The History Of Herbs
By June Summers
Five hundred million years ago, the earth’s crust was a smorgasbord of herbs, plants and germs. Two hundred million years ago, the dinosaurs developed arthritis. When Man showed up, he sampled the smorgasbord, as well as contracted disease. In his search for food, he tried everything, but did not get around to recording his lore until about 400 B.C.
Hippocrates became the first herbalist. He treated disease with herbs, and recorded the plants he used as medicine. Pliny, in his Natural History (15 B. C.), says of Hippocrates, “…He verily had this honor above all men that he was the first who wrote most perspicuity of Physicke, and reduced the precepts and rules thereof into the body of art; howbeit, in all his books we find no other recipes but herbs…”
Hieronymus Bosch and Brunfels, German botanists, wrote Materia Medica, a classification of plants and their uses as medicines, and the herbalist world spun merrily around until about 1500 A.D.
Then one Dr. Hohembein appeared on the scene. He conducted public burnings of Hippocrates’s books, and started to treat disease with chemicals. Modern-day doctors are the successors of Hohemhein. Today, herbalists are a rarity in the western world.
But not in Mexico. Here, medicinal herbs have never fallen from favor. At Lakeside, one has the feeling that nothing ever changes. Things are added on, but nothing is left off. Herbs, witch doctors, and hechiceras (love doctors) are still doing a thriving business.
This tradition was well established long before Cortez and his conquistadores conquered Mexico. The De La Cruz-Badiano Aztec Herbal, written in 1552, classified plants of therapeutic value. Later it was translated into Spanish by Jesuit priests.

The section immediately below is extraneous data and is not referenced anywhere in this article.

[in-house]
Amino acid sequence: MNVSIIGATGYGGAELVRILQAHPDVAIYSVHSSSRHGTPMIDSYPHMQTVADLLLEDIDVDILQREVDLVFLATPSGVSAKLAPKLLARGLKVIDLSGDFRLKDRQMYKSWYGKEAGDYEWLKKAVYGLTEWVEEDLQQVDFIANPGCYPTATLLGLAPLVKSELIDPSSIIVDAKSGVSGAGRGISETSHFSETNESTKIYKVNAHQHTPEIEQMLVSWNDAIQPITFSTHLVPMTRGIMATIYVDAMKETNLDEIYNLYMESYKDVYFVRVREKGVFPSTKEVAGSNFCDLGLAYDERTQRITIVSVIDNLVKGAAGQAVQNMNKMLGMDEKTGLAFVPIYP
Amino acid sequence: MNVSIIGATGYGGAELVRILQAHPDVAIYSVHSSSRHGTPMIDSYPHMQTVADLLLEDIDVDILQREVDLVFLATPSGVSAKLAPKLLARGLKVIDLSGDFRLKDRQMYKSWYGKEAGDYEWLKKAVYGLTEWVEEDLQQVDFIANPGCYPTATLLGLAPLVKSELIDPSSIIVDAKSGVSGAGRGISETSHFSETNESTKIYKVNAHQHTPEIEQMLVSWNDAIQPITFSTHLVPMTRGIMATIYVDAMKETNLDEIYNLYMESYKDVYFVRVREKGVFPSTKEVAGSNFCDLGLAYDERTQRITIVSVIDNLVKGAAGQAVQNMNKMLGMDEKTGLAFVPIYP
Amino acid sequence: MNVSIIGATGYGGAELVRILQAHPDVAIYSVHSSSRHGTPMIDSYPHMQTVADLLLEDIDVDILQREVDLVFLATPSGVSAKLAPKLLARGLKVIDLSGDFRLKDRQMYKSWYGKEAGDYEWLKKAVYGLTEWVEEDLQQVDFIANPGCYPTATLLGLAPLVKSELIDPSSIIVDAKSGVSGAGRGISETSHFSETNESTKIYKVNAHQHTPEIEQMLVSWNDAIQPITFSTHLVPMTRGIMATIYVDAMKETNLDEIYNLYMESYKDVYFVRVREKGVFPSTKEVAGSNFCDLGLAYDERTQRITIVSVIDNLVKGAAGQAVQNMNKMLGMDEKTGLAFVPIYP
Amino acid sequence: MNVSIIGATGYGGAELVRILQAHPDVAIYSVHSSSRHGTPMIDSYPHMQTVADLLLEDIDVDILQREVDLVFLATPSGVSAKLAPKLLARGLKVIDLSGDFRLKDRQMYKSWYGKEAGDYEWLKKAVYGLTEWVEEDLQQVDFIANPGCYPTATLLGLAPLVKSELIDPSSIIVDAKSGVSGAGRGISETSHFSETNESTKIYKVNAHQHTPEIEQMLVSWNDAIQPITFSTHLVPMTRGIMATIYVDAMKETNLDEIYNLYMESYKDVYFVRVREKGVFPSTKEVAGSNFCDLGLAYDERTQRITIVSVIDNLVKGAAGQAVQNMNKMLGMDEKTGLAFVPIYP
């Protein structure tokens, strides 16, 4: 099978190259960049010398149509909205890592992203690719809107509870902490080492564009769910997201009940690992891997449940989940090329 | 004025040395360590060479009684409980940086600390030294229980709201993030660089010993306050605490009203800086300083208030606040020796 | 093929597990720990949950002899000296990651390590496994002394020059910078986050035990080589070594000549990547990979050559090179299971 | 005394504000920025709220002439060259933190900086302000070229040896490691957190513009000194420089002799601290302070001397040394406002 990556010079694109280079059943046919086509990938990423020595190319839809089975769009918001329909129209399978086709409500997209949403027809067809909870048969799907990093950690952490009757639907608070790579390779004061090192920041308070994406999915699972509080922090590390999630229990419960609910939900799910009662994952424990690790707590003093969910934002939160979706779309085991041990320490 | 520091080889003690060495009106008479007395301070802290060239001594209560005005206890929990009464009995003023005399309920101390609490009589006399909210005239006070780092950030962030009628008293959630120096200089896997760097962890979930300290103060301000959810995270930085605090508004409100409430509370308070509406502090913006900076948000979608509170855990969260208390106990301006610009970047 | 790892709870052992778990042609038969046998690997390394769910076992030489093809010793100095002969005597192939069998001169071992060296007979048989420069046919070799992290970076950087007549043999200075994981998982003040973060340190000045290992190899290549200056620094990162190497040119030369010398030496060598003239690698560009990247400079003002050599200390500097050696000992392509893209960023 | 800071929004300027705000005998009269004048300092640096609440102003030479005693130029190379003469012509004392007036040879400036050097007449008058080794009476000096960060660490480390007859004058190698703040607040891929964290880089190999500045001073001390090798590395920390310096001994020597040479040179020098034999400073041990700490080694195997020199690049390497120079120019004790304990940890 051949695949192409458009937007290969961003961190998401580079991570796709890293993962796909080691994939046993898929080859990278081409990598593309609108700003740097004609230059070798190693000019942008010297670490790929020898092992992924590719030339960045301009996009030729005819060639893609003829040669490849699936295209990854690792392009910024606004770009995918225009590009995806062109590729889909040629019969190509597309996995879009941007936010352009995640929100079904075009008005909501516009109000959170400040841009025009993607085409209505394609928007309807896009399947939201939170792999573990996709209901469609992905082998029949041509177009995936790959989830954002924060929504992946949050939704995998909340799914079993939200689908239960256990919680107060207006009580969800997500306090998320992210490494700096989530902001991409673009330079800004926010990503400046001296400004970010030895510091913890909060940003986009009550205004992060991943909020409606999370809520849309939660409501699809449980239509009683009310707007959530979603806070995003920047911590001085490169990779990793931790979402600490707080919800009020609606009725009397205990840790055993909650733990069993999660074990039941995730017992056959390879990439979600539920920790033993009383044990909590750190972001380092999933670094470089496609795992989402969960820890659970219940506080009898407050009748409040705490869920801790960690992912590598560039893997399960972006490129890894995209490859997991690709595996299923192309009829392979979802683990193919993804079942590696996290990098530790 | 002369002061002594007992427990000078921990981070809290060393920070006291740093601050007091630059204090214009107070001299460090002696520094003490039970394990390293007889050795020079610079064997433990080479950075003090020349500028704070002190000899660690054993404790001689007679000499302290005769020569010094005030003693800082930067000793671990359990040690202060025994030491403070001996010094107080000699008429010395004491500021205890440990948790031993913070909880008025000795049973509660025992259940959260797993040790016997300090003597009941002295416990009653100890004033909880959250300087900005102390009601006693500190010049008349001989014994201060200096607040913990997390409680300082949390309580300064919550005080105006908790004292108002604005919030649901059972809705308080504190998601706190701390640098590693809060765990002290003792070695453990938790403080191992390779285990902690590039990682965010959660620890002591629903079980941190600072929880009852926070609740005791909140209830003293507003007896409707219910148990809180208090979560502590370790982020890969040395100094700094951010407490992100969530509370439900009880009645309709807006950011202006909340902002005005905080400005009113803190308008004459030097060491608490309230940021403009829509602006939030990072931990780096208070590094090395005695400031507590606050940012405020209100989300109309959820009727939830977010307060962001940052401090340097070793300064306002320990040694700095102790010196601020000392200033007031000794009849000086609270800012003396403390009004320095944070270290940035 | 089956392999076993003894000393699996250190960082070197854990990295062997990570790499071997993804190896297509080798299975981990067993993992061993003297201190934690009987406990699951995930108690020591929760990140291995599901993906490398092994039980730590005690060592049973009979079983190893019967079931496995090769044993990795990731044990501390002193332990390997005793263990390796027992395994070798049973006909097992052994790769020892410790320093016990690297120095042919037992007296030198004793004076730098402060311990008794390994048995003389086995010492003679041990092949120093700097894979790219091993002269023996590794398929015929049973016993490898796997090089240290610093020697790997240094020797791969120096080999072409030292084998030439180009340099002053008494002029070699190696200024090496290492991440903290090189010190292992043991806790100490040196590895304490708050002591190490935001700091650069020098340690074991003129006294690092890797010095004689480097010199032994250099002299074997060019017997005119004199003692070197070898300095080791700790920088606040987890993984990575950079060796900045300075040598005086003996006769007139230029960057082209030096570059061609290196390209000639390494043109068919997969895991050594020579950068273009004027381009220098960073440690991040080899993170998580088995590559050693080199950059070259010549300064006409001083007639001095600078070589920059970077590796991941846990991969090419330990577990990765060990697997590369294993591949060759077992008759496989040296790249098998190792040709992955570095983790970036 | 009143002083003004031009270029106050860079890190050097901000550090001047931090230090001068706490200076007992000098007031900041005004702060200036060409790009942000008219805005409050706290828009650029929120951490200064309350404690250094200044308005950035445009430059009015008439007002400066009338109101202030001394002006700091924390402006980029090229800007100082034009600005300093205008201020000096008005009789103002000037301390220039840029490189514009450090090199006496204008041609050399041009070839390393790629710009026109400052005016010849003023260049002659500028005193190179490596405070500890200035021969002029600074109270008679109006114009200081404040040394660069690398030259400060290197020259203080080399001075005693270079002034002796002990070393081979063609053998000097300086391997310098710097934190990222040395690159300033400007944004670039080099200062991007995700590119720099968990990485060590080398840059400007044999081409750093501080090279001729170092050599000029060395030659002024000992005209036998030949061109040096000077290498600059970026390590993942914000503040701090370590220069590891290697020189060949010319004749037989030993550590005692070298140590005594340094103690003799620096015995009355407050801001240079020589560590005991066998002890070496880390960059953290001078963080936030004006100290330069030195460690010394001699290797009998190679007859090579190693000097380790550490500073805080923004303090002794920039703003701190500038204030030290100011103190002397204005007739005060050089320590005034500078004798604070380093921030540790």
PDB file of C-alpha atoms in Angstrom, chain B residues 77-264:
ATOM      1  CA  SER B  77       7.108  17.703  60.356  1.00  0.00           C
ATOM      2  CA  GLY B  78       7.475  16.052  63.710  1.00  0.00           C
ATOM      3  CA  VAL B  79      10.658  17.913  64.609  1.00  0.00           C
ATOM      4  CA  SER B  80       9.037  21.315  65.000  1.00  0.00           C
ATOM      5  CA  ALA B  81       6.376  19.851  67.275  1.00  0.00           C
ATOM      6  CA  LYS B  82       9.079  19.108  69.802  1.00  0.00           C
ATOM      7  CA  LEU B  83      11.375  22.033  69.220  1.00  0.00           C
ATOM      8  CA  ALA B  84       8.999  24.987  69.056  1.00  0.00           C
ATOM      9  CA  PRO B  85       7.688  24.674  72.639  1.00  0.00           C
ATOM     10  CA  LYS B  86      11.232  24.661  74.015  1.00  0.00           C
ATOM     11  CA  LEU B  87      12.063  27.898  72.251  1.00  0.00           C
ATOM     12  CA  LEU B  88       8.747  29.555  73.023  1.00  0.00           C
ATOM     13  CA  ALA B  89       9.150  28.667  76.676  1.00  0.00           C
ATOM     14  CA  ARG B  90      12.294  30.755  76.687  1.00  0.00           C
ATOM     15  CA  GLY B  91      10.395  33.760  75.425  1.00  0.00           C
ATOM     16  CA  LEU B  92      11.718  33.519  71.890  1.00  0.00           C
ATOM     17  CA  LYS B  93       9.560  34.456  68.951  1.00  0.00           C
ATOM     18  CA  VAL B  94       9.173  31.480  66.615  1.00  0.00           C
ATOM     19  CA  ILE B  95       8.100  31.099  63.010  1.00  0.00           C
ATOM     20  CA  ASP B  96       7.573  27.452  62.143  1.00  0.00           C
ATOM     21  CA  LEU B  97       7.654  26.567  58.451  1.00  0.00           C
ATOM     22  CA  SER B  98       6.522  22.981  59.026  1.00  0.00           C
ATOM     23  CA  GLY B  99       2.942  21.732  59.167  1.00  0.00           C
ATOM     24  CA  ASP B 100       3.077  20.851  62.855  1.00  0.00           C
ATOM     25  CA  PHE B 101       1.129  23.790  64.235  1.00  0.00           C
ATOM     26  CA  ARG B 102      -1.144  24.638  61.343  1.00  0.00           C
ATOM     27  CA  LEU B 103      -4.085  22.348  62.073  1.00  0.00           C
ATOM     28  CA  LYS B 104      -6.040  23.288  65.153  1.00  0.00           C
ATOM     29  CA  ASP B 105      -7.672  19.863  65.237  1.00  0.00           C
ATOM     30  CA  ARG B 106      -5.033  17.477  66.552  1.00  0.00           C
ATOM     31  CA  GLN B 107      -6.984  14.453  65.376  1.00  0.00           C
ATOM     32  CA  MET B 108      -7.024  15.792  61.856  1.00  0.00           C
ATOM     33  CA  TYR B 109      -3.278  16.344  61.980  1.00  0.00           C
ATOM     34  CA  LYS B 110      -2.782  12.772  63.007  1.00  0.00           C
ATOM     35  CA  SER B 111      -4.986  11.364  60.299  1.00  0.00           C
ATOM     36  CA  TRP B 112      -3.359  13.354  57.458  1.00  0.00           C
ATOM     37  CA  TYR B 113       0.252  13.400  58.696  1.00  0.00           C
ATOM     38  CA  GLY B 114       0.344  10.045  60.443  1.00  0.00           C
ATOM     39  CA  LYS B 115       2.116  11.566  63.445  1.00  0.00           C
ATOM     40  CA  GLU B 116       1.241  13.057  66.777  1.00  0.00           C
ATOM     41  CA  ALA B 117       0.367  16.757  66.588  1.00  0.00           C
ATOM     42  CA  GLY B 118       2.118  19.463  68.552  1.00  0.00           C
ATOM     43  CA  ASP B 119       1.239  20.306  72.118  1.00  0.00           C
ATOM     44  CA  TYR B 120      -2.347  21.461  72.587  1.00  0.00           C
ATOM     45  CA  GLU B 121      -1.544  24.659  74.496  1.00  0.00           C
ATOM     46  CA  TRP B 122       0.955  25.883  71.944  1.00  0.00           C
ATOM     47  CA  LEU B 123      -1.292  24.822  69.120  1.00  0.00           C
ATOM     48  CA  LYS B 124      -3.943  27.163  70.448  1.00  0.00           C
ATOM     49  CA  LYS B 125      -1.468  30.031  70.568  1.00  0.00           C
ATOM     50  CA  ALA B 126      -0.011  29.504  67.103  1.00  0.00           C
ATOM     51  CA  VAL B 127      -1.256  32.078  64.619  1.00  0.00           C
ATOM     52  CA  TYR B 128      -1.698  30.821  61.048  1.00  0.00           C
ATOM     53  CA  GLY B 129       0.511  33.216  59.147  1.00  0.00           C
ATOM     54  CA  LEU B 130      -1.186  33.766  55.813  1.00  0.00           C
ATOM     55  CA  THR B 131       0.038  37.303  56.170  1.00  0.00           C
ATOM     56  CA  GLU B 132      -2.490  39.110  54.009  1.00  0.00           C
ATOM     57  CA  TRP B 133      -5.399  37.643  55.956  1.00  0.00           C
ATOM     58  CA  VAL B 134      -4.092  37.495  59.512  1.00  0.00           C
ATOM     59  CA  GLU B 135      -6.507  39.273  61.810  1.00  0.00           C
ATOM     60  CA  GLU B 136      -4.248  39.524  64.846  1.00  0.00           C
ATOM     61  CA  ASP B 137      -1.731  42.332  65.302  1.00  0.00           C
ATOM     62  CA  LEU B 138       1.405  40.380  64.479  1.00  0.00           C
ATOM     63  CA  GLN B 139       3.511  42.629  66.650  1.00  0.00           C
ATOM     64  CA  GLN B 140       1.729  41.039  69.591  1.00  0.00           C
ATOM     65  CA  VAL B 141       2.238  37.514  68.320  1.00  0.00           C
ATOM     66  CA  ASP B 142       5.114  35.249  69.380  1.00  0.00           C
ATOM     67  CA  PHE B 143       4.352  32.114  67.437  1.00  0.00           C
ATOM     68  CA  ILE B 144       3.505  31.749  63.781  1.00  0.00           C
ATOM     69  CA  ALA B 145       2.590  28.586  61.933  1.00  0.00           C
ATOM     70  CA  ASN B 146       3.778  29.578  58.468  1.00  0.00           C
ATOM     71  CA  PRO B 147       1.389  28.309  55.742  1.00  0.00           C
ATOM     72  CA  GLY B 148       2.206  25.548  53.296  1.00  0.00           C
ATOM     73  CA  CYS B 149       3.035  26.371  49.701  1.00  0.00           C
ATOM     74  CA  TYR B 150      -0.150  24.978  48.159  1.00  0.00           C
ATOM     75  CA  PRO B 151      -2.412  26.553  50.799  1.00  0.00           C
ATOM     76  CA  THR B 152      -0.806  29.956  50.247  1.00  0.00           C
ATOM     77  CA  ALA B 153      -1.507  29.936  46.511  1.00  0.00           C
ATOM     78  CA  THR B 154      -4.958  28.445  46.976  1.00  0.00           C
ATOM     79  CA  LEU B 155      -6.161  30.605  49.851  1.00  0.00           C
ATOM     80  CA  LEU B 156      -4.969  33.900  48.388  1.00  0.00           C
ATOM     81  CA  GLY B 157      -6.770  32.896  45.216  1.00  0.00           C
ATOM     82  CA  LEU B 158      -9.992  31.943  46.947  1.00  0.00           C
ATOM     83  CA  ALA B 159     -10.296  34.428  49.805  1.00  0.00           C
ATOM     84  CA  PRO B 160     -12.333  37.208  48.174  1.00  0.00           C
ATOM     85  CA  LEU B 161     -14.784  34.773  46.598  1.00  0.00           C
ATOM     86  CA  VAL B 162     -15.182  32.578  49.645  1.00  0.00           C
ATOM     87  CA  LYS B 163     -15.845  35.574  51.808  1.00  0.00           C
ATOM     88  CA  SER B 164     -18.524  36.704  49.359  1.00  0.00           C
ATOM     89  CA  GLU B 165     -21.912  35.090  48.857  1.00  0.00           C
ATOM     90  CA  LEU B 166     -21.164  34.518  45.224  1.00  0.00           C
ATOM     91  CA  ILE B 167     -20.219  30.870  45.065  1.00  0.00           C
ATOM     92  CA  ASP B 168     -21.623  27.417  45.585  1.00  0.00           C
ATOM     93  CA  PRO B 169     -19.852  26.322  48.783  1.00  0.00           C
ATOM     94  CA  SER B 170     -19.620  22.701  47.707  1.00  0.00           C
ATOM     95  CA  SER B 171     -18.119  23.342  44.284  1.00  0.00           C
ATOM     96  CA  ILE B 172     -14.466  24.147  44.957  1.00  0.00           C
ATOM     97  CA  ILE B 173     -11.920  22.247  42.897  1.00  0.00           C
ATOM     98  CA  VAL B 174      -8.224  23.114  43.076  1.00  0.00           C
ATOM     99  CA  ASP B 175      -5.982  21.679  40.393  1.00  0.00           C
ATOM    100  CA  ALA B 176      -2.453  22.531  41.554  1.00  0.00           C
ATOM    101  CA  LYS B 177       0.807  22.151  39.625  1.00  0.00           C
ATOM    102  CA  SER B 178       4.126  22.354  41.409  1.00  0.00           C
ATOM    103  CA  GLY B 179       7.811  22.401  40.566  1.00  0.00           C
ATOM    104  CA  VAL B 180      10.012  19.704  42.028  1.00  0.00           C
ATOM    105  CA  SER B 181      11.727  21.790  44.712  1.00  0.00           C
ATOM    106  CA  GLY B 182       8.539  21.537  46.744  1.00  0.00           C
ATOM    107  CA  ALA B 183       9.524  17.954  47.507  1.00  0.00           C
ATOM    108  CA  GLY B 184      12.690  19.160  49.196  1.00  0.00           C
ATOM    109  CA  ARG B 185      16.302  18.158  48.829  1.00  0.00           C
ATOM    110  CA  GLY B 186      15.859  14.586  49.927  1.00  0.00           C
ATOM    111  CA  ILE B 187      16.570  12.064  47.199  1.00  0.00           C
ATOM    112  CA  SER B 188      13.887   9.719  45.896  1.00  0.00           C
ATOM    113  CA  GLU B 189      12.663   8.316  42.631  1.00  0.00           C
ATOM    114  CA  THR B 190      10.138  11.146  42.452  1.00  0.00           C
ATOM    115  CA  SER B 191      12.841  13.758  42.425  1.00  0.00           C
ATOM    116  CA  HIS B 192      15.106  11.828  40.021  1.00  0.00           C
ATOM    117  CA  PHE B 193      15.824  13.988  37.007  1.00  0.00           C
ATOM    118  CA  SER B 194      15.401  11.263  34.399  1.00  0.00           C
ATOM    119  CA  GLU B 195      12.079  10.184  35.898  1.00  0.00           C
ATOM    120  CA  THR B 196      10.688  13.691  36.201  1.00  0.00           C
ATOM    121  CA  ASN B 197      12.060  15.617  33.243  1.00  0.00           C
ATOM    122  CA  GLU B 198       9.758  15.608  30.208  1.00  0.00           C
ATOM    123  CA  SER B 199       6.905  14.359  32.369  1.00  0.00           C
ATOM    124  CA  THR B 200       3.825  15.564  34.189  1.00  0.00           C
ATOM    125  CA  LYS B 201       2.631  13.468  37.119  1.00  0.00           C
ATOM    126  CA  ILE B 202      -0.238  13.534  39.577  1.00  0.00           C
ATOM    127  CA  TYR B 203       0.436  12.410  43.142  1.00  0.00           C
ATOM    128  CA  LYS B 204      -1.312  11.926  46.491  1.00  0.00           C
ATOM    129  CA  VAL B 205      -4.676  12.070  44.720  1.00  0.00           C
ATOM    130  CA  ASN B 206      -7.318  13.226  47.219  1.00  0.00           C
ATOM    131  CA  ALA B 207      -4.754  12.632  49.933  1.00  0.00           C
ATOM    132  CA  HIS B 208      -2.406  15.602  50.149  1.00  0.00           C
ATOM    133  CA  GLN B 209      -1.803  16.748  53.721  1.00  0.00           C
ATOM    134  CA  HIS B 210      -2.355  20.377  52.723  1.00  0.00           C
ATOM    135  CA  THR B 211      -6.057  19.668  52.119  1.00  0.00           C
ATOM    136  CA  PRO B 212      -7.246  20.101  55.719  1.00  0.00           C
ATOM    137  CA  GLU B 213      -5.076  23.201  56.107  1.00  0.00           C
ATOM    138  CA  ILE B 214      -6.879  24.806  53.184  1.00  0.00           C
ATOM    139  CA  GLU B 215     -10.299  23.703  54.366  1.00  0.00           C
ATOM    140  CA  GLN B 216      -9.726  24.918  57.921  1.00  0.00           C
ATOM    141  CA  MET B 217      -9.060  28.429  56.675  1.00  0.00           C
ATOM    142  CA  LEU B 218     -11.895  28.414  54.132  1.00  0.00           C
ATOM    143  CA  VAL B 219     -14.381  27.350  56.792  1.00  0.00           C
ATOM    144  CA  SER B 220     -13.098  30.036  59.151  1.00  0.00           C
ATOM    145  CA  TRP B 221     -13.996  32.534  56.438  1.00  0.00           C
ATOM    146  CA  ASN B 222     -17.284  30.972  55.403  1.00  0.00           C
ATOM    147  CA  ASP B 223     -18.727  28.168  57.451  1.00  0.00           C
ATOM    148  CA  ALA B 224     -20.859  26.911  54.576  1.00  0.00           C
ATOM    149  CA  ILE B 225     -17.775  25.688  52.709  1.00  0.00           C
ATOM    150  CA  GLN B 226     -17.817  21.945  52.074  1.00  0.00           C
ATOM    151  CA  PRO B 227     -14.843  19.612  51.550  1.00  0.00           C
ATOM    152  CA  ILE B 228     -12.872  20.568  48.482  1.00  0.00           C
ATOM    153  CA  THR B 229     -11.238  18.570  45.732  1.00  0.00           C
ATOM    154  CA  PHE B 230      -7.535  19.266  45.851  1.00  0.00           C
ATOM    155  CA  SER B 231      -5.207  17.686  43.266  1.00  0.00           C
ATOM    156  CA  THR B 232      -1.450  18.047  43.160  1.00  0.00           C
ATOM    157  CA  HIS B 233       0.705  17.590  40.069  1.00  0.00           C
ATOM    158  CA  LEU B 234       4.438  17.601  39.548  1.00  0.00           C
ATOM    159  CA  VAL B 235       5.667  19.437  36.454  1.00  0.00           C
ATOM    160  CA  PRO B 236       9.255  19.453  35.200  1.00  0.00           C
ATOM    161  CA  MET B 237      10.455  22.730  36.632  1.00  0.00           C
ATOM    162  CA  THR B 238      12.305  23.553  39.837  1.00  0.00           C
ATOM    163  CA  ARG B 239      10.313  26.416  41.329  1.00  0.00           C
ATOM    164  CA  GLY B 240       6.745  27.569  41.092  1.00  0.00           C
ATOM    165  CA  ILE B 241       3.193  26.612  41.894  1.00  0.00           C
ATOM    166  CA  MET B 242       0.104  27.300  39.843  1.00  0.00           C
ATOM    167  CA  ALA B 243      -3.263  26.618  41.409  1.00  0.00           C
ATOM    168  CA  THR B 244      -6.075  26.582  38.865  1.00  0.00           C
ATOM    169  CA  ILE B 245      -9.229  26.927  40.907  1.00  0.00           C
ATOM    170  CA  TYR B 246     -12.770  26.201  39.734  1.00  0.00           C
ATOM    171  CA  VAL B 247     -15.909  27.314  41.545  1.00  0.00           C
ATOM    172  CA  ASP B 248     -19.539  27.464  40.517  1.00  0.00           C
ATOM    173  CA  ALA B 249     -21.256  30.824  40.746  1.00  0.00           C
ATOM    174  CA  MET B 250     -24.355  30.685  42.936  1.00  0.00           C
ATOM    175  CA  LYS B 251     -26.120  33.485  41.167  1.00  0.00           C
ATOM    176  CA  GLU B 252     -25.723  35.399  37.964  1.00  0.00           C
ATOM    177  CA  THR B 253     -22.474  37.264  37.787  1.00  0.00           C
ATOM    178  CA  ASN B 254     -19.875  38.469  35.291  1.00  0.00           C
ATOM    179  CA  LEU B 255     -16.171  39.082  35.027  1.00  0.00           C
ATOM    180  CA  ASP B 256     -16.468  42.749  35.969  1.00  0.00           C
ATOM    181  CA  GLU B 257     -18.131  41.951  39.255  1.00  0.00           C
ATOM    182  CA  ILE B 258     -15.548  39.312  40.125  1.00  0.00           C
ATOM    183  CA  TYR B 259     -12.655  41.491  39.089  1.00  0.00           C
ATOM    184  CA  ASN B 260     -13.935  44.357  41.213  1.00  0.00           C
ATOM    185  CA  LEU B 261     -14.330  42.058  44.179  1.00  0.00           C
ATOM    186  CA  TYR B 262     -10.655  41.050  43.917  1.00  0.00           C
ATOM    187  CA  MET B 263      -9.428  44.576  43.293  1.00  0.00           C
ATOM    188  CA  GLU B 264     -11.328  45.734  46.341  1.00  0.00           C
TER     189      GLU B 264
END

The Aztecs wore amulets, nose ornaments, bracelets and talisman to protect them against disease. Their medicine was intertwined with magic, religion and herbs. They believed that disease was caused by unseen powers.
Aztec witch doctors first treated disease with herbal steam baths to purify the body. They then massaged the patient, trying to find and extract the “fairy dart or stone” causing the illness. If that did not work, the god who had been offended was offered sacrifices. If that also failed, a narcotic was given to the sick person, in the hope that while in a trance, he might reveal the cause of his illness.
Some of the following herb remedies were used as a last resort.
Tlatl-Anquaye- for boils. The leaves of the plant were made into a poultice and applied twice daily. The boil was washed with urine after each application.
Xiu-Amolli- for loss of hair. A lotion was made by boiling the herb in dog or deer urine, and then massaged into the scalp.
Wormy earth-mixed with blood and egg white, it was used on fractured skulls. Matlal-Xochitl–a poultice, mixed with mother’s milk—was applied to bloodshot eyes, tumors and cataracts. Warning: one suffering from such ills had to abstain from sex, wear a red crystal on his neck, and the eye of a fox on his right arm!
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